Chad Gates has just gotten out of the Army, and is happy to be back in Hawaii with his surf-board, his beach buddies, and his girlfriend. His father wants him to go to work at the Great ... See full summary »
When he finds out his boss is retiring to Arizona, a sailor has to find a way to buy the Westwind, a boat that he and his father built. He is also caught between two women: insensitive club singer Robin and sweet Laurel.
Rick Richards is a helicopter pilot who wants to set up a charter flying service in Hawaii -- along the way he makes some friends, including a young Hawaiian girl and her father, romances Judy Hudson, and sings a few songs.
Michael D. Moore
Elvis plays Clint Reno, one of the Reno brothers who stayed home while his brother went to fight in the Civil War for the Confederate army. When his brother Vance comes back from the war, ... See full summary »
Tulsa is a specialist in the US Army stationed in Germany. He loves to sing and has dreams to run his own nightclub when he leaves the army....but dreams don't come cheap. Tulsa places a ... See full summary »
Mike works on a boat in Acapulco. When the bratty daughter of the boat owner gets him fired, Mike must find new work. Little boy Rauol helps him get a job as a lifeguard and singer at a ... See full summary »
Having flunked graduation for a second time and needing cash to support his crabby (and thus unemployed) father, Danny Fisher takes a job as a singer in the King Creole nightclub - about ... See full summary »
A traveling chautauqua show. an educational and entertainment troupe, pitch their tents in a small American town with an ensemble of speakers, lecturers, teachers, musicians, and actors as manager Walter Hale must deal with a myriad of problems, including small town prejudice and politics, nepotism, union problems, and a murder. Written by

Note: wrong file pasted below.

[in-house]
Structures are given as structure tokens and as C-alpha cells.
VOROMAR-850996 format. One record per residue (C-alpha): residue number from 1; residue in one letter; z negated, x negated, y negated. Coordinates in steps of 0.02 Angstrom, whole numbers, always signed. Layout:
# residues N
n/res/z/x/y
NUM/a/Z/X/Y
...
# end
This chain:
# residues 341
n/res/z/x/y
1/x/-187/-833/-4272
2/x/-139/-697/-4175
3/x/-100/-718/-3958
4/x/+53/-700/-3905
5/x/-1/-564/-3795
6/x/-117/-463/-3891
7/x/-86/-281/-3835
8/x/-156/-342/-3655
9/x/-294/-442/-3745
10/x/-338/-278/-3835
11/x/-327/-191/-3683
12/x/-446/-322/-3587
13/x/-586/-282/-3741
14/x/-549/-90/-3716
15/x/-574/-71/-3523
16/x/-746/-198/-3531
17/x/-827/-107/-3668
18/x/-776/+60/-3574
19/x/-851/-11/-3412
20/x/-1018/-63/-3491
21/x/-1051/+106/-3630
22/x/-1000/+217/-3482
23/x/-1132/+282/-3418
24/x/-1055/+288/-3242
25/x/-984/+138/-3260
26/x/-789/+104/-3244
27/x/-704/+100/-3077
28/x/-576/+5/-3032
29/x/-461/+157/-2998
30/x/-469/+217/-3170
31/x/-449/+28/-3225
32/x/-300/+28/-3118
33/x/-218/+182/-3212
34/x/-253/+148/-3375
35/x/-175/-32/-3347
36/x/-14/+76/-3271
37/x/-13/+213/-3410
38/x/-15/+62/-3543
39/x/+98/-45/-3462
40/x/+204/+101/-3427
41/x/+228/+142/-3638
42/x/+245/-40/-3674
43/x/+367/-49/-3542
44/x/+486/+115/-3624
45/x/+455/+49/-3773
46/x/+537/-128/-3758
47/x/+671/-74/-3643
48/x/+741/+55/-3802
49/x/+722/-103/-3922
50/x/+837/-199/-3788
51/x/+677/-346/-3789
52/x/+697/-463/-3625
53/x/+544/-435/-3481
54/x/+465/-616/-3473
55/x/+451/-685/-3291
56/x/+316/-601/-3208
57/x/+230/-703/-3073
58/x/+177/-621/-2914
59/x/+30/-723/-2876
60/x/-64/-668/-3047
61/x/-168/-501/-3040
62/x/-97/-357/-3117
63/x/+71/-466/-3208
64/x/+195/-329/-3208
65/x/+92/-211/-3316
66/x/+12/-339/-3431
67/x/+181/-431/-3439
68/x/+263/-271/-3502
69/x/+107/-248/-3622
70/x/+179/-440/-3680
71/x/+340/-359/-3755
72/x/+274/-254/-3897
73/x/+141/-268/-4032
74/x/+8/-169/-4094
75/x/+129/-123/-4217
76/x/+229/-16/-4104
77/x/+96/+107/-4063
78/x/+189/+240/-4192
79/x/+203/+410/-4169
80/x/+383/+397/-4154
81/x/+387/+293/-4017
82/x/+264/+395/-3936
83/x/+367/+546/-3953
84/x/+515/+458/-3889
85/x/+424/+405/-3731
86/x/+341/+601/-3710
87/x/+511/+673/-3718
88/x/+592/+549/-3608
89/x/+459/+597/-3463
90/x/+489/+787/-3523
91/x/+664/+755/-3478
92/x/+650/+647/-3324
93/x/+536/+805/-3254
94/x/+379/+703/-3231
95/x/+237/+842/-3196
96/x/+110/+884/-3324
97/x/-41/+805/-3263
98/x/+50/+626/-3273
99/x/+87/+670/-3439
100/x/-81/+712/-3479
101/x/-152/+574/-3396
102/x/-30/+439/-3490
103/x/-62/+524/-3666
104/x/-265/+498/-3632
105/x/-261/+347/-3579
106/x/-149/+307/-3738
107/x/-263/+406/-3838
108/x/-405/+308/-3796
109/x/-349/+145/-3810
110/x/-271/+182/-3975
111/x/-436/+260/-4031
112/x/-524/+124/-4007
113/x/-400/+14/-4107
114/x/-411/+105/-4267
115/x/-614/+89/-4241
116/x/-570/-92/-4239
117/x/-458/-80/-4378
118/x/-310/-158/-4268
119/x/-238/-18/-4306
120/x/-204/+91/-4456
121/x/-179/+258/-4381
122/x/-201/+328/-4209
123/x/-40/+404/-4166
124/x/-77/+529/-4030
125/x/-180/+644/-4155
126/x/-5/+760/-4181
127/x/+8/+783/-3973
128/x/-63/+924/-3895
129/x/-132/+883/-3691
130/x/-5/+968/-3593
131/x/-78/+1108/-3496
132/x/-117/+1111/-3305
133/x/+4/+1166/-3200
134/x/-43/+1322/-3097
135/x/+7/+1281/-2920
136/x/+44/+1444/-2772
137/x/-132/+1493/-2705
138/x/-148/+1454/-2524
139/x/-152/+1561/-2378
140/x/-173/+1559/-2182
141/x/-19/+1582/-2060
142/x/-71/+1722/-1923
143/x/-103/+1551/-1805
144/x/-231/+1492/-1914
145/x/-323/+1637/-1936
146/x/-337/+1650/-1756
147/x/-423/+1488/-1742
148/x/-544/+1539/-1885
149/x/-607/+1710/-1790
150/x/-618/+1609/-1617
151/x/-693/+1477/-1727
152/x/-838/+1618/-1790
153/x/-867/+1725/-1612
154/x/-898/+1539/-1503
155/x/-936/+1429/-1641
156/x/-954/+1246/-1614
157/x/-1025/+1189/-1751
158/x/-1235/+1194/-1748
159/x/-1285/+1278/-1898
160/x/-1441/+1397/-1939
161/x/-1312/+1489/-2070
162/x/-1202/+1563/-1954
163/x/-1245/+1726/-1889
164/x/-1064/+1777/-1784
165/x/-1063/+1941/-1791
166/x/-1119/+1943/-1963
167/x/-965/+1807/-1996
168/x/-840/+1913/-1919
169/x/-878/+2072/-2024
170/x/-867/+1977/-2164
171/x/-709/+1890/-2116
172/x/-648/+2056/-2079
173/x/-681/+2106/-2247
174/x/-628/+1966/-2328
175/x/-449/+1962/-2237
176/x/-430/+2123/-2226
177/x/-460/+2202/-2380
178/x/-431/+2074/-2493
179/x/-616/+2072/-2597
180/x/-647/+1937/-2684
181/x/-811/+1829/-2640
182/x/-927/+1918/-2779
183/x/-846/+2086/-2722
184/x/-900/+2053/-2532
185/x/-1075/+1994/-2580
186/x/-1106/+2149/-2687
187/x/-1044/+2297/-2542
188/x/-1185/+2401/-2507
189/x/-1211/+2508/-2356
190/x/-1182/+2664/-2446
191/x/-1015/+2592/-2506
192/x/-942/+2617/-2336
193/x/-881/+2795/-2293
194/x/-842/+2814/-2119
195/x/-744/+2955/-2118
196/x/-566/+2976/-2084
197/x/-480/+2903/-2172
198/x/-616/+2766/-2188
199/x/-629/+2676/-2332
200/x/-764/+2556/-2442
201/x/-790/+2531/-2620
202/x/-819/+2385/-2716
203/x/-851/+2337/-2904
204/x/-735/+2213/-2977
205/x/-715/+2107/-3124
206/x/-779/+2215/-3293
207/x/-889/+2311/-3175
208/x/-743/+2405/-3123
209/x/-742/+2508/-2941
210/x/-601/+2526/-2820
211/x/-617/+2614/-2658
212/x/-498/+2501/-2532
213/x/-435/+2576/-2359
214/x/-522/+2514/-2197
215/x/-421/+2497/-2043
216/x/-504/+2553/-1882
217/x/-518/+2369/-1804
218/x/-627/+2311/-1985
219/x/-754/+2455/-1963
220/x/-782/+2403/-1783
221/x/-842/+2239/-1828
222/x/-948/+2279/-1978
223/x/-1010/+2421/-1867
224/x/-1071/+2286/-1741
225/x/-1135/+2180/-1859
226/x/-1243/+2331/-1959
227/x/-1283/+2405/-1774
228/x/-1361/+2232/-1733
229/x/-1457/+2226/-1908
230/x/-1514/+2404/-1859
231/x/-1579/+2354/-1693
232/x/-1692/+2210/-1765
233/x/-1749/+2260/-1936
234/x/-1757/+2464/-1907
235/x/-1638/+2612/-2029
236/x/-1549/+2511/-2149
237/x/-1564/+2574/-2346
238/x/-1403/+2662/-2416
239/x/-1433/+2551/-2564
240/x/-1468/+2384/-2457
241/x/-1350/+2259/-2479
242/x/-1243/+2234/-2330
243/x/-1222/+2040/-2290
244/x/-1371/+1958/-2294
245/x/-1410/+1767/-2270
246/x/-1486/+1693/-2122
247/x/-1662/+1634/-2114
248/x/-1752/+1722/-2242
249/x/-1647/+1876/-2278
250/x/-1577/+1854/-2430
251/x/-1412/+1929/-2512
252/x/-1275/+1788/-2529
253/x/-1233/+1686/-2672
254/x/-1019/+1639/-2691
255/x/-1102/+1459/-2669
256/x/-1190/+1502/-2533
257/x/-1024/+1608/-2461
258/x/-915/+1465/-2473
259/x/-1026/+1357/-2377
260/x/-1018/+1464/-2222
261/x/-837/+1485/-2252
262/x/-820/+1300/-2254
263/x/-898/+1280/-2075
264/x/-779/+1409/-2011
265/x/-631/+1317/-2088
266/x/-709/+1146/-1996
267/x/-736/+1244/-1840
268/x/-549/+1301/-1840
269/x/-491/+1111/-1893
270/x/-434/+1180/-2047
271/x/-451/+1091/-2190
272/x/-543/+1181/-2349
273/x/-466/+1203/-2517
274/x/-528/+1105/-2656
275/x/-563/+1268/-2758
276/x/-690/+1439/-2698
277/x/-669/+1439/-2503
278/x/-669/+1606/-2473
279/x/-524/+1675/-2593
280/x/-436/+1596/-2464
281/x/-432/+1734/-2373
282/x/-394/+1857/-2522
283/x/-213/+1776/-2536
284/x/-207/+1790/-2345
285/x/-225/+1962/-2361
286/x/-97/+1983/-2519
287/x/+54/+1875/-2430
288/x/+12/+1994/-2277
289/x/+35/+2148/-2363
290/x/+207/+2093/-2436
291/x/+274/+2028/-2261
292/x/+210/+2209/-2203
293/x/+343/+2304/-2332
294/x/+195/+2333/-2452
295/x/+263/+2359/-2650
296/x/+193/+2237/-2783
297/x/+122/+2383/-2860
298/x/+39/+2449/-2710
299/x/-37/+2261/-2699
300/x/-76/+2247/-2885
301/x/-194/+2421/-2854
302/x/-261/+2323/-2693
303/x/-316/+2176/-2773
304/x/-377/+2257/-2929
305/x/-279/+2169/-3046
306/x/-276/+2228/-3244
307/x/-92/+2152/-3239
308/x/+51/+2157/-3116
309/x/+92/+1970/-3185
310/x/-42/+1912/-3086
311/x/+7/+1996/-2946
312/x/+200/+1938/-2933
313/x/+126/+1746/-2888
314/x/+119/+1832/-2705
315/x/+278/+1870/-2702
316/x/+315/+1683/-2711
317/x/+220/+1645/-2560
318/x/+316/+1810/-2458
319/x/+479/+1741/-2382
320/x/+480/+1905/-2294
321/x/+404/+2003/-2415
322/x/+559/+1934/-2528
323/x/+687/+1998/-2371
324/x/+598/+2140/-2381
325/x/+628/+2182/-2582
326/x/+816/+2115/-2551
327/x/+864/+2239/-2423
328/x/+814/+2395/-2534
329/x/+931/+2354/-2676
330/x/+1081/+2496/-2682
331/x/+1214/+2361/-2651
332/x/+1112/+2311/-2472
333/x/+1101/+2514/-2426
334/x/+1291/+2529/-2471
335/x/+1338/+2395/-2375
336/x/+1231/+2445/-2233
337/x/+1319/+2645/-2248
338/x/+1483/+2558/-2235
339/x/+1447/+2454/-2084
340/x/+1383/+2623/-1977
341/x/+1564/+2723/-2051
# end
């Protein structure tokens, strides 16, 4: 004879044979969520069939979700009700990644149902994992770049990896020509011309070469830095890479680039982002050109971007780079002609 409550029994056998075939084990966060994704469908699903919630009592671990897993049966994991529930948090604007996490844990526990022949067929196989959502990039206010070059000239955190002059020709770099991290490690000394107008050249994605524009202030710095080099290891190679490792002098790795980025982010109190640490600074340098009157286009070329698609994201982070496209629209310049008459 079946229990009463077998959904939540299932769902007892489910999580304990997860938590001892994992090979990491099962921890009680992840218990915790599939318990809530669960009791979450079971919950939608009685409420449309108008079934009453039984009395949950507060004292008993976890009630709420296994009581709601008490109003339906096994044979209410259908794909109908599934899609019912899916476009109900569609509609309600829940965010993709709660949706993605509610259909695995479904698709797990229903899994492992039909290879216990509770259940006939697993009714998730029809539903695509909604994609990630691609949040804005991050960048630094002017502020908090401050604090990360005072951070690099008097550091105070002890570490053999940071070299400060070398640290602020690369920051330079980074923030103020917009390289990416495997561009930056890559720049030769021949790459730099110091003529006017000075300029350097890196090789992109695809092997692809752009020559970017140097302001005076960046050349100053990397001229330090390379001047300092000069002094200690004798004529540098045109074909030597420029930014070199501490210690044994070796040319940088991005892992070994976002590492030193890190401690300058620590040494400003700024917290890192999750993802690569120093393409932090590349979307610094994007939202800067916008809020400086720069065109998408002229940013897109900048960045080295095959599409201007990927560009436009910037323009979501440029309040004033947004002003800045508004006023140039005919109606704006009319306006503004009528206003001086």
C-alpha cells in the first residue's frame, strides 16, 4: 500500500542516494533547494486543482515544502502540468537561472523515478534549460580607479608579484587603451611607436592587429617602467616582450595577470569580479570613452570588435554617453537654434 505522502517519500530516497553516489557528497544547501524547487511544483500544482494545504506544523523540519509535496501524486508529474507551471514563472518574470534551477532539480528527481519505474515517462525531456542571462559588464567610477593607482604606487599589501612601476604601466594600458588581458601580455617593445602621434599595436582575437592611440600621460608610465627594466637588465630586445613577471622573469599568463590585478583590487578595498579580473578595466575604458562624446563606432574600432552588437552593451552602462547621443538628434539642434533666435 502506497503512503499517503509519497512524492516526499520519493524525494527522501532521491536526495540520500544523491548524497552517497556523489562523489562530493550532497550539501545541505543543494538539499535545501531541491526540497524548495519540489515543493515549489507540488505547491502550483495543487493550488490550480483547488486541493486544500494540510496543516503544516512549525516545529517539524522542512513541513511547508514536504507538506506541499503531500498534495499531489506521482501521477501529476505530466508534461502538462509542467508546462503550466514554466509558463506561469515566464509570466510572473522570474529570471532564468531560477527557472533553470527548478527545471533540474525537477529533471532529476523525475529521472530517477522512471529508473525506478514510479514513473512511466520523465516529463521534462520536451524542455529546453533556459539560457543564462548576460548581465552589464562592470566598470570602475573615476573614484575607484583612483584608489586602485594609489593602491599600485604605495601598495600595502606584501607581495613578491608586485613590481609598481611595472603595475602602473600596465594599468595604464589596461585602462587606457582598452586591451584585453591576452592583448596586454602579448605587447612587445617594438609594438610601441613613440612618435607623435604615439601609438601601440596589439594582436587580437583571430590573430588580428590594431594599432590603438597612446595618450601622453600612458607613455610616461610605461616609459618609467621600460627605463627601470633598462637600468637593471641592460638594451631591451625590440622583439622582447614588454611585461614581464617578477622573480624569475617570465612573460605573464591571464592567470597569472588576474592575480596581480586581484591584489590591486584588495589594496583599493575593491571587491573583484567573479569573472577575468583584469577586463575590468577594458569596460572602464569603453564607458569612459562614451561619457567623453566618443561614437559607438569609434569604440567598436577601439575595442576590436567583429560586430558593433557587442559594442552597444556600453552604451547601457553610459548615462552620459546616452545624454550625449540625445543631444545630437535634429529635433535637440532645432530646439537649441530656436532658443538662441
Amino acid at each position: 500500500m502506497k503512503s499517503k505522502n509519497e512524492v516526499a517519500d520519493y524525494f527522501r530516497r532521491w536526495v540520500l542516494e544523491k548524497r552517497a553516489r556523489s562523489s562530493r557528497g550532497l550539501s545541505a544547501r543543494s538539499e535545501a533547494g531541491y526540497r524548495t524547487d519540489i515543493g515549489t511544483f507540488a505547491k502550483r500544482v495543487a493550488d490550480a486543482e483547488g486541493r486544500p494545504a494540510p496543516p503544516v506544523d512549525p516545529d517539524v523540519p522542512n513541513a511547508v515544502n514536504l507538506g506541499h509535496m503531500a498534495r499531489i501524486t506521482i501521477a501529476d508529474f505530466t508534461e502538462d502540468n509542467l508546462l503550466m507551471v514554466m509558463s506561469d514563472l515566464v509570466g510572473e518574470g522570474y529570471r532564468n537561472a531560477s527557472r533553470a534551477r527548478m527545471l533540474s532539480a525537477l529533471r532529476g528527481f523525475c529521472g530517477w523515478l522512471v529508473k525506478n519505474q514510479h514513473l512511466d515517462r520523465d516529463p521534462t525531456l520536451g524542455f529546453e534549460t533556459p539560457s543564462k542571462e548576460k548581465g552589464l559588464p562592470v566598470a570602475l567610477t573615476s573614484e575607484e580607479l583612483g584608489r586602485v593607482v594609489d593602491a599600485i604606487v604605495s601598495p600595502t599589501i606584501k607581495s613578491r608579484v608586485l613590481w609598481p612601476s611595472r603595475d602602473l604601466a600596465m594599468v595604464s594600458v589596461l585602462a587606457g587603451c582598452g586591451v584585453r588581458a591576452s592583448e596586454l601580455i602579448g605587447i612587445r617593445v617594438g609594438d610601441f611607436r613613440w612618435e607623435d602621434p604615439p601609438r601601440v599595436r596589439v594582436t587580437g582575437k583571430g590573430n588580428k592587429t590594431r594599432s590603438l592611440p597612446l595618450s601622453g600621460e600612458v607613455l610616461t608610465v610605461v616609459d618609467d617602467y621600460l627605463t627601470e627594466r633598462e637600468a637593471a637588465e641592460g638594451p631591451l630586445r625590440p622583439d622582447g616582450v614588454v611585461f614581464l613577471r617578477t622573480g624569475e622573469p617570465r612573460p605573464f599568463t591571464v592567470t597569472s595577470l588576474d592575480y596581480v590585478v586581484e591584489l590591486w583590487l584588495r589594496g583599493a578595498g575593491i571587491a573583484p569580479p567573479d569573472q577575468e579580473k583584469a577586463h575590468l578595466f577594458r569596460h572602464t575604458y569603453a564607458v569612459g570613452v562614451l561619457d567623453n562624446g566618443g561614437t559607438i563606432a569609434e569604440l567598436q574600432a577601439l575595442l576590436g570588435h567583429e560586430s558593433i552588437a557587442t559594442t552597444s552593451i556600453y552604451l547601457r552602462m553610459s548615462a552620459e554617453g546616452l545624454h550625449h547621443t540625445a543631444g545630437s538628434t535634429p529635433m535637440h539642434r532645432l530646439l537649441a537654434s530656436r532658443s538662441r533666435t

Gabe Taverney (email@example.com)
Elvis used to sing some of his hit songs on the set, and would often suck helium from balloons to make his voice sound high and strange. See more »
In the musical number, "Clean Up Your Own Back Yard", the girl appears to change sides behind Elvis. Although there is a slight change of camera angle when far away from Elvis then close up, her move from behind Elvis's left shoulder to behind his right shoulder looks wrong. See more »
Although this film is ultimately a dreary, draggy bore, it is not an embarrassment, providing as it does a distinct change of pace from the swivel-hipped singer's wretched films of the mid-60s. Set in the 1920s, the only bikini in sight is a one-piece worn by "guest star" Joyce Van Patten, and the few songs are performed in an appropriate setting--a stage (a rarity in the later Presley movies). Elvis is the manager of a travelling tent show rocked by mini-crises and a murder. It's all very lightweight and lethargic, but it does mark a significant change from the godawfal tripe to which Presley lent his name and talent in previous years. M-G-M, however, apprehensive that an Elvis movie called "Chataqua" was too drastic a change for his fans, re-christened the film "The Trouble with Girls" (and added a subtitle--"and how to get into it"--that does not appear on screen), which has nothing to do with the movie and makes it sound like another Presley potboiler. It's a little better than that, though it now ranks as nothing more than a memento, as significant to his accomplishments as one of those scarves he doled out to the adoring females who populated his Las Vegas performances. It's a souvenir that says nothing of the man's talent or his revolutionary achievements.
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